The 120km long Margaree-Lake Ainslie System drains a watershed of nearly 120,000 hectares, from the plateau of the Cape Breton Highlands, to rich forested floodplains and farmland and, finally, the Gulf of St. Lawrence.
The Southwest Margaree originates at the largest natural lake in Nova Scotia - Lake Ainslie, and merges with the swifter Northeast Margaree at Margaree Forks. Both branches are renowned for their natural beauty and deep salmon pools. The icy clear waters of the upper reaches of the river system provide excellent spawning areas for Atlantic salmon and trout. Publicly owned portions of river system's headwaters include Sugarloaf Mountain, Trout Brook and Margaree River Wilderness Areas, and a portion of Jim Campbells Barren Wilderness Area. Downstream, fertile farms, weirs and villages rich in Acadian and Scottish heritage are framed by scenic hardwood ridges and slopes. The Margaree calls out to fishermen and outdoor adventurers to explore its secrets.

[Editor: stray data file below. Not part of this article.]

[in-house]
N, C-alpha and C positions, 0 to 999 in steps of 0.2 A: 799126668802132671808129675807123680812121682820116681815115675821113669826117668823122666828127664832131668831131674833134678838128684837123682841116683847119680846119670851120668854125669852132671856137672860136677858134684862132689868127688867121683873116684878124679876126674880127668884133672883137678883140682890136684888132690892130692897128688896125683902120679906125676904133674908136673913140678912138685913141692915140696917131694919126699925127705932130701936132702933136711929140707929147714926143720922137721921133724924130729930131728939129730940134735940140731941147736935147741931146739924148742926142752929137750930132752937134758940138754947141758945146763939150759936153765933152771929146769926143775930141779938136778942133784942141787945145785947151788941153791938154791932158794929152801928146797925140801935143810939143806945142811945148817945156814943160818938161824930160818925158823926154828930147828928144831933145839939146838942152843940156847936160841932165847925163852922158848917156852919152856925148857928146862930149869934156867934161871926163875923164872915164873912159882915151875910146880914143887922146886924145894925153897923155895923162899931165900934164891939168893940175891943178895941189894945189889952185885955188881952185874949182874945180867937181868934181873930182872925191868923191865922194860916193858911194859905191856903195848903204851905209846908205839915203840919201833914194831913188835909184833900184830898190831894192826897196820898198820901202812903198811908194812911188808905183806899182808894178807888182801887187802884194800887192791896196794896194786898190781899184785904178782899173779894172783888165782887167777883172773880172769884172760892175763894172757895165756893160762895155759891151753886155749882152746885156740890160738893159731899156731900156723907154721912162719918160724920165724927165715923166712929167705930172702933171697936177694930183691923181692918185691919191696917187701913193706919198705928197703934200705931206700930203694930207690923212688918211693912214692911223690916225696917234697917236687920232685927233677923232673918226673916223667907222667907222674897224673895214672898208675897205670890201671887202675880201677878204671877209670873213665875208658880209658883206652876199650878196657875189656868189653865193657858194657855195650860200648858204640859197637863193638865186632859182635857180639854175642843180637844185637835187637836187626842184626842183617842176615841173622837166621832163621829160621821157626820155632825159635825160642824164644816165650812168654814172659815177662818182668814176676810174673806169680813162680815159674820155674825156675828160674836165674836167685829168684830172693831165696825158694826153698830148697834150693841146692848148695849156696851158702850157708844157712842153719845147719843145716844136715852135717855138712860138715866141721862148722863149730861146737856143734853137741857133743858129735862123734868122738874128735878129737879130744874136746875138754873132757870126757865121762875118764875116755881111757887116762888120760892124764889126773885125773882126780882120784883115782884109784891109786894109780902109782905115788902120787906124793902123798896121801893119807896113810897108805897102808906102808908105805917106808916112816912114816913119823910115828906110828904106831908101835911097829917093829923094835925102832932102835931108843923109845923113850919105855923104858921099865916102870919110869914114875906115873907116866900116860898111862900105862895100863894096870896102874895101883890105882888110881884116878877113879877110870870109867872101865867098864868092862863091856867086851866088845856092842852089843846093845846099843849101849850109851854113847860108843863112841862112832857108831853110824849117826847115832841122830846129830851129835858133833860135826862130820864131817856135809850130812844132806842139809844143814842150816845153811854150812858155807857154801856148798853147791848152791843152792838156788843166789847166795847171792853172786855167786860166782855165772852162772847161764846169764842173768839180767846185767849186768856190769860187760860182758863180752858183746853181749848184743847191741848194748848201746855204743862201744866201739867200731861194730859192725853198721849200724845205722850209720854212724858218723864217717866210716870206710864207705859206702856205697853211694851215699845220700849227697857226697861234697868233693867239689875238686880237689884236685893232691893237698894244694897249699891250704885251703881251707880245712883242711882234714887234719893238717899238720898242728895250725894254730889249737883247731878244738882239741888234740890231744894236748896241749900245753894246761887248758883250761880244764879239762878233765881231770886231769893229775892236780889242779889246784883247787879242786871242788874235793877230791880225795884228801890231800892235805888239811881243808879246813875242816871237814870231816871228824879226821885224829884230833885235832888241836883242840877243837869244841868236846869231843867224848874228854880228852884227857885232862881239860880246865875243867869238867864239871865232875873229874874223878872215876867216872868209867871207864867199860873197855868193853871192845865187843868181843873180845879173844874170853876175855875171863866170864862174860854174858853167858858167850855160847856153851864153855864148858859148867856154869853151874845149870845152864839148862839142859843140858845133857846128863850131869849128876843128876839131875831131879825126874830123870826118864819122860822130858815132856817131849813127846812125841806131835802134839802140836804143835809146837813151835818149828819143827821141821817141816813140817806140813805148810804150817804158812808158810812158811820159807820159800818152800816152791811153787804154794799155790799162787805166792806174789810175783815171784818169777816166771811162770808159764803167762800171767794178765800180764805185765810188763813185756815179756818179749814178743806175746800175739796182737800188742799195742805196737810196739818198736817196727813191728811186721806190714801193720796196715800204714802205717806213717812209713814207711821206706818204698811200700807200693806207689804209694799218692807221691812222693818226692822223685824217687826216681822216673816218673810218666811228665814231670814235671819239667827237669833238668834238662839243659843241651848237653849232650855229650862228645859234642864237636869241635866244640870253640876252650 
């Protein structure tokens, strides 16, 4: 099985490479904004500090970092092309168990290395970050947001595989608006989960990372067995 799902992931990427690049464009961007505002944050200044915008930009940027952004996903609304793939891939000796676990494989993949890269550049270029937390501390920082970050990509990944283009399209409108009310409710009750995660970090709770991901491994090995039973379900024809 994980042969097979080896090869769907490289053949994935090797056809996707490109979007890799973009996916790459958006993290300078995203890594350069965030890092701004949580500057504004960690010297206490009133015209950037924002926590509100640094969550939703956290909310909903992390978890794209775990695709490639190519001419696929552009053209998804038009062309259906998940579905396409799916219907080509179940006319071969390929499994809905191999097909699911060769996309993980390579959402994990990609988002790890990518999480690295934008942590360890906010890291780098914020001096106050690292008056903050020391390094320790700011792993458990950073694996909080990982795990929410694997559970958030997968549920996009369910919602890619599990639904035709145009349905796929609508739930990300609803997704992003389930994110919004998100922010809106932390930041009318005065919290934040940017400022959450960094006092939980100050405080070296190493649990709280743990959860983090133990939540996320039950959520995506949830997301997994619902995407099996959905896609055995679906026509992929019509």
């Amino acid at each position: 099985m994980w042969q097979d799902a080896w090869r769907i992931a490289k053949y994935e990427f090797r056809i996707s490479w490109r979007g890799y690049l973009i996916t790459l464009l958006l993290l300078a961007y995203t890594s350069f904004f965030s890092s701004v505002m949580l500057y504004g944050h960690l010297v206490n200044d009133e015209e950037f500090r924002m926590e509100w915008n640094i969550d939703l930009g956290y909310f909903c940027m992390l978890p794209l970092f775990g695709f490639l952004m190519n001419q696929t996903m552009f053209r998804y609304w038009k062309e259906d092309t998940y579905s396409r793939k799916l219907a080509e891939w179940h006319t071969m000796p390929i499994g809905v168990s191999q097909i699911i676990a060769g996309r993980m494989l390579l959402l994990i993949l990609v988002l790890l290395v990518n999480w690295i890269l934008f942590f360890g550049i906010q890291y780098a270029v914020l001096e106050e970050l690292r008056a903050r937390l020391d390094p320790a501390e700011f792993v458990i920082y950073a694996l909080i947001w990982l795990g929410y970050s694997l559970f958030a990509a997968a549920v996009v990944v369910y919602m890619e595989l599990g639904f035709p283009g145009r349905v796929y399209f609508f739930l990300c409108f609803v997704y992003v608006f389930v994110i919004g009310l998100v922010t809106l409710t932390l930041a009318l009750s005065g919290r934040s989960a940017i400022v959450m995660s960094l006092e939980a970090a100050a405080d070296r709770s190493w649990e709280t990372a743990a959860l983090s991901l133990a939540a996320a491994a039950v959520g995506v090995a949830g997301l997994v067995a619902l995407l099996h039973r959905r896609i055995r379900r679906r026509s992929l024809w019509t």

The river system was designated in 1998, following a comprehensive community consultation process which culminated in publication of Margaree-Lake Ainslie Canadian Heritage River - Partnership Strategy. This strategy, which serves as the management document for the Margaree-Lake Ainslie Heritage River, is being implemented by the newly formed Margaree-Lake Ainslie Canadian Heritage River Society, in cooperation with the Nova Scotia Environment and Labour.
More information on the Margaree-Lake Ainslie Heritage River, including a map, is available at the Canadian Heritage Rivers System website.